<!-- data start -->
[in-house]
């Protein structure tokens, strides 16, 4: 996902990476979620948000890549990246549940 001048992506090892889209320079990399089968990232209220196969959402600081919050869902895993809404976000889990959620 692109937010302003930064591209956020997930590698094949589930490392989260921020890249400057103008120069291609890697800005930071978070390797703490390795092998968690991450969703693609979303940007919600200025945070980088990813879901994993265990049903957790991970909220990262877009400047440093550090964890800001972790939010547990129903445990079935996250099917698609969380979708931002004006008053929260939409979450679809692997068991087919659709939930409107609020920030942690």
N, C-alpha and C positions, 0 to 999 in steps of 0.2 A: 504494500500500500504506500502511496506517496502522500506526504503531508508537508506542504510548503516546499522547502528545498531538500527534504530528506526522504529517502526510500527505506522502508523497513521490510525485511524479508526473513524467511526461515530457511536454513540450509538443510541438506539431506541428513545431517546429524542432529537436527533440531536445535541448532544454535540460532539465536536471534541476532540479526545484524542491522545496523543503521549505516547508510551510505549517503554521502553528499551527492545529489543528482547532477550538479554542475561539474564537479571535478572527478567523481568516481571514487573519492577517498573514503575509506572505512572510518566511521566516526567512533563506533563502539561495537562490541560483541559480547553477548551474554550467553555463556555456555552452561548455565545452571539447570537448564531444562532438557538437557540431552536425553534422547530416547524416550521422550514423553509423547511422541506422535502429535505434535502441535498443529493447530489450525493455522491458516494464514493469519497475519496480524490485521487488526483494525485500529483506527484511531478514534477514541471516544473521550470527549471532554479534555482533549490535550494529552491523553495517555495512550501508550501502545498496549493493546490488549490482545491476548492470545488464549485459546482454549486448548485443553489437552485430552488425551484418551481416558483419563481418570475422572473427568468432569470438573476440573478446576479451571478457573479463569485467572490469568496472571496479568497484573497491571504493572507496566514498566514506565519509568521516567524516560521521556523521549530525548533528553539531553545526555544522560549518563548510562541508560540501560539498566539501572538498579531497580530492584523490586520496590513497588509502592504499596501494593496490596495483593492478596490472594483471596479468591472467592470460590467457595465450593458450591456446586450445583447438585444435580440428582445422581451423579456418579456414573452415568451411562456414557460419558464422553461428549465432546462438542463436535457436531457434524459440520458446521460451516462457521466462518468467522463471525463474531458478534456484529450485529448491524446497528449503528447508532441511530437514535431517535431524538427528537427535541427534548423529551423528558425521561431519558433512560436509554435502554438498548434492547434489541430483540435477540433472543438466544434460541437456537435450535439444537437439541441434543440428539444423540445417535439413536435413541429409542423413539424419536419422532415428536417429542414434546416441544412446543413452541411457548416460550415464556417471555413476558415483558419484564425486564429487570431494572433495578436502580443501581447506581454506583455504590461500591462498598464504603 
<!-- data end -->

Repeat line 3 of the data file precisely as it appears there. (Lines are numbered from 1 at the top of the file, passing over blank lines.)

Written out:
N, C-alpha and C positions, 0 to 999 in steps of 0.2 A: 504494500500500500504506500502511496506517496502522500506526504503531508508537508506542504510548503516546499522547502528545498531538500527534504530528506526522504529517502526510500527505506522502508523497513521490510525485511524479508526473513524467511526461515530457511536454513540450509538443510541438506539431506541428513545431517546429524542432529537436527533440531536445535541448532544454535540460532539465536536471534541476532540479526545484524542491522545496523543503521549505516547508510551510505549517503554521502553528499551527492545529489543528482547532477550538479554542475561539474564537479571535478572527478567523481568516481571514487573519492577517498573514503575509506572505512572510518566511521566516526567512533563506533563502539561495537562490541560483541559480547553477548551474554550467553555463556555456555552452561548455565545452571539447570537448564531444562532438557538437557540431552536425553534422547530416547524416550521422550514423553509423547511422541506422535502429535505434535502441535498443529493447530489450525493455522491458516494464514493469519497475519496480524490485521487488526483494525485500529483506527484511531478514534477514541471516544473521550470527549471532554479534555482533549490535550494529552491523553495517555495512550501508550501502545498496549493493546490488549490482545491476548492470545488464549485459546482454549486448548485443553489437552485430552488425551484418551481416558483419563481418570475422572473427568468432569470438573476440573478446576479451571478457573479463569485467572490469568496472571496479568497484573497491571504493572507496566514498566514506565519509568521516567524516560521521556523521549530525548533528553539531553545526555544522560549518563548510562541508560540501560539498566539501572538498579531497580530492584523490586520496590513497588509502592504499596501494593496490596495483593492478596490472594483471596479468591472467592470460590467457595465450593458450591456446586450445583447438585444435580440428582445422581451423579456418579456414573452415568451411562456414557460419558464422553461428549465432546462438542463436535457436531457434524459440520458446521460451516462457521466462518468467522463471525463474531458478534456484529450485529448491524446497528449503528447508532441511530437514535431517535431524538427528537427535541427534548423529551423528558425521561431519558433512560436509554435502554438498548434492547434489541430483540435477540433472543438466544434460541437456537435450535439444537437439541441434543440428539444423540445417535439413536435413541429409542423413539424419536419422532415428536417429542414434546416441544412446543413452541411457548416460550415464556417471555413476558415483558419484564425486564429487570431494572433495578436502580443501581447506581454506583455504590461500591462498598464504603 